5. Regular headaches or stomach aches

While many symptoms of burnout typically manifest mentally, your body also reacts strongly to feeling burnt out.

The most common physical symptoms of burnout are headaches or migraines and stomach problems, typically caused by your body feeling exhausted. If you’re regularly experiencing these signs of burnout at work or when you get home, then that’s your body telling you it needs a break!

How to treat burnout at work

Recovering from burnout at work is all about prioritising self-care, putting your personal needs in front of your professional demands. We recommend the following burnout treatments to get you feeling back to your normal self:

  • Book annual leave: Taking regular breaks from your job is such an important part of avoiding burnout at work. Even if you aren’t travelling anywhere or have anything planned, just unplugging from work could set you on the road to recovery.

  • Talk to your employers: If you’re feeling the signs or symptoms of mental exhaustion, it’s vital that you talk to your workplace about your struggles. Whether you speak to your line manager or a HR representative, you can find out what actions can be put in place to reduce your burnout recovery time.

  • Find a relaxing hobby: Burnout symptoms are often exacerbated by not being able to switch off from work, even when you’re trying to relax from home. To distract you from your workplace frustrations, we recommend finding a hobby that helps you blow off some steam. This could be joining the gym, learning how to crochet, or taking up painting classes.

  • Stop checking your work email at home: While it might not seem too taxing, checking your emails outside of working hours could be contributing to that burnt out feeling. In fact, studies have shown that constantly checking work emails can have a detrimental impact on mental health too. That’s why it’s important to switch off from work completely outside of working hours, helping you to feel more refreshed in your downtime.

  • Evaluate your options: If you’ve already tried the above and you’re still feeling burnt out at work, then it might be time to evaluate your job position. Be sure to speak to your friends and family first before making any final decisions and open up a clear communication with your workplace.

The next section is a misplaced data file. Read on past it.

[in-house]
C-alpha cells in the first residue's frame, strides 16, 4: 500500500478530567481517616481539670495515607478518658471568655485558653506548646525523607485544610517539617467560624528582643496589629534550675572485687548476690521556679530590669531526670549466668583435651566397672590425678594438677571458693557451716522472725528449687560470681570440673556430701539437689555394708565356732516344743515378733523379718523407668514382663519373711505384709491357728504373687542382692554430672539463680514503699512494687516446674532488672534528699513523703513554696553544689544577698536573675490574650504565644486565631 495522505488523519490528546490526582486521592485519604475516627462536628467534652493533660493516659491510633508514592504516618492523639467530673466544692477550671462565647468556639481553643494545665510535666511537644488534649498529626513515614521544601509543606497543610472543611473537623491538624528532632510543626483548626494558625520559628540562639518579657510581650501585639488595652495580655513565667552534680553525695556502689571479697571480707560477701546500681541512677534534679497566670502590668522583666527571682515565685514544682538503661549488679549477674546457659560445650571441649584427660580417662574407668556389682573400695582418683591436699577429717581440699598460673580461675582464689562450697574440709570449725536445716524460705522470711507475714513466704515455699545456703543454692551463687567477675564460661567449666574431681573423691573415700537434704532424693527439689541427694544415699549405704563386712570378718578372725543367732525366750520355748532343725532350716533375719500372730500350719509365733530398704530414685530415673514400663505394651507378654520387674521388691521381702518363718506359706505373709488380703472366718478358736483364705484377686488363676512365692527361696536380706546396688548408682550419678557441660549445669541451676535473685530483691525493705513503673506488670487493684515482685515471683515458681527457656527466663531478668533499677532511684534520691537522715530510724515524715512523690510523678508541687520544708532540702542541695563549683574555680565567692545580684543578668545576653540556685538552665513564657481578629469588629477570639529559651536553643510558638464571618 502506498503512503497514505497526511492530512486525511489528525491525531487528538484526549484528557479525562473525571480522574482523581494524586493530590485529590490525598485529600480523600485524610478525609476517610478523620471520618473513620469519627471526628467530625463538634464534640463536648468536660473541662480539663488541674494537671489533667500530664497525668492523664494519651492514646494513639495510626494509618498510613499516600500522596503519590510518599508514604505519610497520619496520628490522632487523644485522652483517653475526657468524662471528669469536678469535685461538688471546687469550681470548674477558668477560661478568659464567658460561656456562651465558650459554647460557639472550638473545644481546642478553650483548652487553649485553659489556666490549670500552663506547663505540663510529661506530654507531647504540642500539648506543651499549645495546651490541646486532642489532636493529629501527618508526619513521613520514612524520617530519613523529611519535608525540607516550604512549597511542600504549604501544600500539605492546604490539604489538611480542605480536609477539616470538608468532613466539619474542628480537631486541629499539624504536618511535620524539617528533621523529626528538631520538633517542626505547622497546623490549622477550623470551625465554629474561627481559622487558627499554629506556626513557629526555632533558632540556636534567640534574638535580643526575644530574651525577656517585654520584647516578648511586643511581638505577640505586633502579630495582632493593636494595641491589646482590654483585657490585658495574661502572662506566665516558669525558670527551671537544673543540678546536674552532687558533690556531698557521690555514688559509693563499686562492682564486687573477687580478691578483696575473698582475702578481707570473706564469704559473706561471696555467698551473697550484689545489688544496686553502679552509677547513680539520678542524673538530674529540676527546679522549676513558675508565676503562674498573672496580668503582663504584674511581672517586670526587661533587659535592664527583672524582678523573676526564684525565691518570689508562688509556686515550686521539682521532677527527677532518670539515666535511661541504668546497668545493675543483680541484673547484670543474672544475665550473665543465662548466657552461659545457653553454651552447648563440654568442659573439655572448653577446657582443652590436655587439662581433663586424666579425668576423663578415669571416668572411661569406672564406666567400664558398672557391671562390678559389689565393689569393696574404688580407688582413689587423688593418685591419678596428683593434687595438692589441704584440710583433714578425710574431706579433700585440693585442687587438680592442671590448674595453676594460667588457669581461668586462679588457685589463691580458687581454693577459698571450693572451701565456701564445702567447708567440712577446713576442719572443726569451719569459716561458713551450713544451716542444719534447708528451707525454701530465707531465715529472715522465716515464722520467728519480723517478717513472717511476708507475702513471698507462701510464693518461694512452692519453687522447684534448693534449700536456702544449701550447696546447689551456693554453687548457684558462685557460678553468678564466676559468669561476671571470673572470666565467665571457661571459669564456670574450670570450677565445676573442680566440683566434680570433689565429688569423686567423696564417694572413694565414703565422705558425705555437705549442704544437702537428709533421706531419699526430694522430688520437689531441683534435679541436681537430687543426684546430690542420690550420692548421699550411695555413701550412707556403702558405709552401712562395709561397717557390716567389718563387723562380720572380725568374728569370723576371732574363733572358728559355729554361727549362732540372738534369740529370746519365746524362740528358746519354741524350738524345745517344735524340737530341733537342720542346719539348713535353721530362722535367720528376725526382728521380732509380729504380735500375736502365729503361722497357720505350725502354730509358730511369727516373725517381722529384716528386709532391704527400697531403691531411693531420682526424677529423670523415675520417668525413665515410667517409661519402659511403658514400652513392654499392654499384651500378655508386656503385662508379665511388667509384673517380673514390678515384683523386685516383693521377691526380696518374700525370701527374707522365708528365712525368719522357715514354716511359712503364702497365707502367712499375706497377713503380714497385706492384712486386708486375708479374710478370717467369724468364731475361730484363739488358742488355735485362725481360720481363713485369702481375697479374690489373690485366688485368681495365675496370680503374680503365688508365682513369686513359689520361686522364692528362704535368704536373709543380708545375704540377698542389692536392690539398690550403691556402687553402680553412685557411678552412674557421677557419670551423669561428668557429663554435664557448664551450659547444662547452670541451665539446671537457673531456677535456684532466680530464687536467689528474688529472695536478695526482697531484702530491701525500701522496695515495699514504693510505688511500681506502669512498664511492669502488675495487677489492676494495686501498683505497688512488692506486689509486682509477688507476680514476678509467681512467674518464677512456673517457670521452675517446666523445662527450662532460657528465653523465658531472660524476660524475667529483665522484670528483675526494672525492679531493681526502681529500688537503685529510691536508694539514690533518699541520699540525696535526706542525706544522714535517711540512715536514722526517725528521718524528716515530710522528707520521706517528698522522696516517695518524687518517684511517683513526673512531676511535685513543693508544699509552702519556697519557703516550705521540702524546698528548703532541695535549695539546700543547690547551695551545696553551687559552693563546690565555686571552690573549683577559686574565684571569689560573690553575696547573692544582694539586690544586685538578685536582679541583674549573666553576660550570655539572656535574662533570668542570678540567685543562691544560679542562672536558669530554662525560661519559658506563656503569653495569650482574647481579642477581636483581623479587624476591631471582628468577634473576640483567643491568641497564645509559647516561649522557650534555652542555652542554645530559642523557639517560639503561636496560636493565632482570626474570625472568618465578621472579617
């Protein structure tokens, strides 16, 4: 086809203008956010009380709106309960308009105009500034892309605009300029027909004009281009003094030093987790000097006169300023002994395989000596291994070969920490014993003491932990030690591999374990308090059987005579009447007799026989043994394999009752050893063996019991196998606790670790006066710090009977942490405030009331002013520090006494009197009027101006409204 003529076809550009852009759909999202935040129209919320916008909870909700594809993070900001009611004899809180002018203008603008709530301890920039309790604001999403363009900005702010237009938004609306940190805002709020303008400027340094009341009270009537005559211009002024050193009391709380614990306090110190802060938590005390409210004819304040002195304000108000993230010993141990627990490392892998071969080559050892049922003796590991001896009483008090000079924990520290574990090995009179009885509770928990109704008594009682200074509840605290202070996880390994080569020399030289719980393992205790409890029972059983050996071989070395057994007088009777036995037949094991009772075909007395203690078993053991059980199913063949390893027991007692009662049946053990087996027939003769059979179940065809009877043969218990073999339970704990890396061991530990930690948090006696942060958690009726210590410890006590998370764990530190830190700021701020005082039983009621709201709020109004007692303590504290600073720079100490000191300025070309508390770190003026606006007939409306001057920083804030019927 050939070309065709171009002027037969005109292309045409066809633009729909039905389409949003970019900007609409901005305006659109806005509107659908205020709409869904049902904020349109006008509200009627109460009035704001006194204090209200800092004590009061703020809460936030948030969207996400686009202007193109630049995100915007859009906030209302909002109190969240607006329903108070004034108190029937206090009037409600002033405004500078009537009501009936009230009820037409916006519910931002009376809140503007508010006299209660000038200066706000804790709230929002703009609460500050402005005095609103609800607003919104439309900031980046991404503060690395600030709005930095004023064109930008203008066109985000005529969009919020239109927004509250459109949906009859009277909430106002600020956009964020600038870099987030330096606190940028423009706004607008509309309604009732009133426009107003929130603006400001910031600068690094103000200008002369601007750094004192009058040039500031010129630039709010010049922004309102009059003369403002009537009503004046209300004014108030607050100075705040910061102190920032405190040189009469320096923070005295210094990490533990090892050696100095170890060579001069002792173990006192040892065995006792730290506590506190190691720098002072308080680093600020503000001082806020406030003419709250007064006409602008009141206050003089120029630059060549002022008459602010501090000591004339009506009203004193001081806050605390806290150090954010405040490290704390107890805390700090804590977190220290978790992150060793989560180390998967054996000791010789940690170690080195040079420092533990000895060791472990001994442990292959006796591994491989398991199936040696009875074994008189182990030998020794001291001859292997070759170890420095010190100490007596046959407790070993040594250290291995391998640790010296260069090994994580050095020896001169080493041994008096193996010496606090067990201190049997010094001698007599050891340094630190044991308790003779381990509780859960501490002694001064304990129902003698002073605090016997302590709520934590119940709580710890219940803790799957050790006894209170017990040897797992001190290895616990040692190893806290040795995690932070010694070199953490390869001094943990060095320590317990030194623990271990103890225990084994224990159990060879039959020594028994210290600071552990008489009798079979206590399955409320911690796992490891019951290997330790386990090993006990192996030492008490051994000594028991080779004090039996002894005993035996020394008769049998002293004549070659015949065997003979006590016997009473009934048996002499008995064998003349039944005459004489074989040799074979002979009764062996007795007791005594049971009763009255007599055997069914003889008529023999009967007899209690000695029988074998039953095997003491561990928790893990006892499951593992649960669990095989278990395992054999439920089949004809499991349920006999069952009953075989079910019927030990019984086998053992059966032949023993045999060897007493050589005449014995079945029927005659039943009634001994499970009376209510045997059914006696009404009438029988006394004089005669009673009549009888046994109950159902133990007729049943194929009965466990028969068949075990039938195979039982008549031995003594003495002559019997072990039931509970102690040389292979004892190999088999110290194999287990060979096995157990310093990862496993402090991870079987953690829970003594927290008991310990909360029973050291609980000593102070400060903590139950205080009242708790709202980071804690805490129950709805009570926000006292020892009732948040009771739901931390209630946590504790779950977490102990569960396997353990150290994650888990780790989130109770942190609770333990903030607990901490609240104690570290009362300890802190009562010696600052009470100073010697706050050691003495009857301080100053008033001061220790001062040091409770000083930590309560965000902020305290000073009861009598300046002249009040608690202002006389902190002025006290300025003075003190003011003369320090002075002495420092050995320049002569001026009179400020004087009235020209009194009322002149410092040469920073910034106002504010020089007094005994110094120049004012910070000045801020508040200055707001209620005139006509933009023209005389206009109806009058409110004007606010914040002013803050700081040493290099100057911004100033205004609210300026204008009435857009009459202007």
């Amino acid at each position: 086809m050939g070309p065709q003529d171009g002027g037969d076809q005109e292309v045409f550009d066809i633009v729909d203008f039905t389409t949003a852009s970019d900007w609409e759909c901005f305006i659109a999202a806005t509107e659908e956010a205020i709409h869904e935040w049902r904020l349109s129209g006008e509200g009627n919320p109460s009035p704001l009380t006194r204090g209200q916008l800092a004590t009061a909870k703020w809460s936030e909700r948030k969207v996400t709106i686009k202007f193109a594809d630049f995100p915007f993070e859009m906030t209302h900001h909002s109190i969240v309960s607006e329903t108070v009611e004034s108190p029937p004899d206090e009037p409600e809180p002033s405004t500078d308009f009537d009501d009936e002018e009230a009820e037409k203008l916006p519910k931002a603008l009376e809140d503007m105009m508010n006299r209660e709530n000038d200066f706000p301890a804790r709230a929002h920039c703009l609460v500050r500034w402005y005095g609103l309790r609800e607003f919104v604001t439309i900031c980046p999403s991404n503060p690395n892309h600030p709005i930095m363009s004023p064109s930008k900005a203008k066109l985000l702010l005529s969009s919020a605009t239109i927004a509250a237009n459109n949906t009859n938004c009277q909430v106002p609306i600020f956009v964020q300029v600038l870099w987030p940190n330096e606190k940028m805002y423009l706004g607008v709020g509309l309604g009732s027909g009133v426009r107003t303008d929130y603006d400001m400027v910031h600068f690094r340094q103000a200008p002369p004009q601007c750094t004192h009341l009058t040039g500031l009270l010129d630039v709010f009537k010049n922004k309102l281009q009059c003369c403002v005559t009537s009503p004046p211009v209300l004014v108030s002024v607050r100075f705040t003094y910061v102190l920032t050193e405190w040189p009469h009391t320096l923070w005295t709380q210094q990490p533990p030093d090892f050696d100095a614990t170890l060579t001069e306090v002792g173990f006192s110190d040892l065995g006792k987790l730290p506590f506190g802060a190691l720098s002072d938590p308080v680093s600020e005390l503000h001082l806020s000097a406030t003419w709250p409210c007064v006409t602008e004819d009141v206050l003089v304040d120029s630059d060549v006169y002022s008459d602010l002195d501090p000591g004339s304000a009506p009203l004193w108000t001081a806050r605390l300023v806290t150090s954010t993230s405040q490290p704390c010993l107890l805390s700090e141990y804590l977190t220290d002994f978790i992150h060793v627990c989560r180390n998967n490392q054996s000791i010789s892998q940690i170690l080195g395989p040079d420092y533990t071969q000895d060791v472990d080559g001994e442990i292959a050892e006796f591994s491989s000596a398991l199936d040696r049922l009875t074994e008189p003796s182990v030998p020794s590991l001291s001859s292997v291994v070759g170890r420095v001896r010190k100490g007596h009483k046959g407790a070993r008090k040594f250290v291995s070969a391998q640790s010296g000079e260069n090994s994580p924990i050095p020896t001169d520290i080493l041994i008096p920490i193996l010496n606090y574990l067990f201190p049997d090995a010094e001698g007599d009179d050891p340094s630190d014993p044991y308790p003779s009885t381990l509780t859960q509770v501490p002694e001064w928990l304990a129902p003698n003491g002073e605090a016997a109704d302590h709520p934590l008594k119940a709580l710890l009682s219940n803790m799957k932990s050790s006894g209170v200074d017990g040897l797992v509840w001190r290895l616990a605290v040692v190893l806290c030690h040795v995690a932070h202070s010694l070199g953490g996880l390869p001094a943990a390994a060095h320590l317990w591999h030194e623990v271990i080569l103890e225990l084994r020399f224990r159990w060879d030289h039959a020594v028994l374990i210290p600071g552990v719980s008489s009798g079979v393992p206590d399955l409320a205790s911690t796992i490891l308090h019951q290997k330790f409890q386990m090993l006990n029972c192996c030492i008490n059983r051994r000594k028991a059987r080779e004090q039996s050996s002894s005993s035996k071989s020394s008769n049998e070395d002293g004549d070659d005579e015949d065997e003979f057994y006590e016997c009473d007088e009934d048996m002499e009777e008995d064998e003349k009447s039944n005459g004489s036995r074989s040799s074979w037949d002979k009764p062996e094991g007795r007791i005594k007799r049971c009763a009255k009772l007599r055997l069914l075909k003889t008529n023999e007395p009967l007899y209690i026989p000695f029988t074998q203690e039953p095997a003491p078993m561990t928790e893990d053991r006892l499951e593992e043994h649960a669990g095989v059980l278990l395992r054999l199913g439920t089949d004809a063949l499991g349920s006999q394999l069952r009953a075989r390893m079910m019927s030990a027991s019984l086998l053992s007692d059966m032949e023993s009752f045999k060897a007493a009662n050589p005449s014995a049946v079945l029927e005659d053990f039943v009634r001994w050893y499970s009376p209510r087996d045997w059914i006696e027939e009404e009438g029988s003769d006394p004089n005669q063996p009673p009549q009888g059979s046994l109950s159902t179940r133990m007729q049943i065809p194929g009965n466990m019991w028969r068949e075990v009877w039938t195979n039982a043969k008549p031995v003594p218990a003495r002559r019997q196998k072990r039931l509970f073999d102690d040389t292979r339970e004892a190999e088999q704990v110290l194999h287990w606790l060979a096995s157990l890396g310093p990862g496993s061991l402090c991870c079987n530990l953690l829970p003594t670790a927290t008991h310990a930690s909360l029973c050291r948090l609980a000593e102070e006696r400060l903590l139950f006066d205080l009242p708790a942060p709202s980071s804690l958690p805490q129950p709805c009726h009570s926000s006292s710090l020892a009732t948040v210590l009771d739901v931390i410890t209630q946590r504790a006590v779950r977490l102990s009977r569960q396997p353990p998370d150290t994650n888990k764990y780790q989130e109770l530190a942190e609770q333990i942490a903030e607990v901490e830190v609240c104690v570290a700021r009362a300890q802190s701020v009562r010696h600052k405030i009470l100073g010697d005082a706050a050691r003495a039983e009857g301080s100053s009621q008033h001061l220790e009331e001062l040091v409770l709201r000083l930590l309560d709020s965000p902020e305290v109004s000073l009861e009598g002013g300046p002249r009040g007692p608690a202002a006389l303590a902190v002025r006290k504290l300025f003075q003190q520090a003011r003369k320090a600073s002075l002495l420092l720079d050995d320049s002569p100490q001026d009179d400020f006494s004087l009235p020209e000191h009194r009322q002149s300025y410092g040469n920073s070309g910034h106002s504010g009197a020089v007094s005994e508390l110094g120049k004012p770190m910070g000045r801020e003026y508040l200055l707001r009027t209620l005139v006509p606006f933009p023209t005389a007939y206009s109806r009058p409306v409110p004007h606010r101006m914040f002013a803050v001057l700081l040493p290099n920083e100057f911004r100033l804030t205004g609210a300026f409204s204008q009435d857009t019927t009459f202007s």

How can I help my employees showing signs of burnout at work?

If you’re an employer worried about burnout at work, there are steps you can take to ensure you create a happy and healthy environment for your workforce. This includes:

  • Listening to your employees: Constantly asking for feedback from your employees is a really good way to stop burnout at work before it becomes a problem. For example, if a worker is unhappy with scheduling or their workload, then you can address that ahead of time.

  • Prioritising work-life balance: Burnout signs start to appear when work takes priority over everything else in your employees' life. That’s why you need to be vigilant and not wait for the problems to appear, making sure that your workers leave on time, don’t work outside of office hours, and have the option to work remotely.

  • Encouraging employees to take time off: Many employees will avoid taking their allocated holidays – especially if the workload is stacking high. You should always remind your workers to take time off from their job, helping them come back refreshed and more productive, as well as supporting their health and wellbeing.

  • Developing an effective health and wellbeing strategy: Take time to ensure that any employee wellbeing provisions or initiatives are tailored to both your business and your people. A cohesive employee health and wellbeing strategy is crucial for supporting your employees, which, in turn, supports your wider business objectives.

For more information on how to better look after your employees’ wellbeing, head over to our mental health workplace hub. You can also find out how to keep your workforce happy and healthy by signing up to our employee engagement newsletter.

Medically reviewed by Llinos Connolly on May 2023. Next review date: May 2024.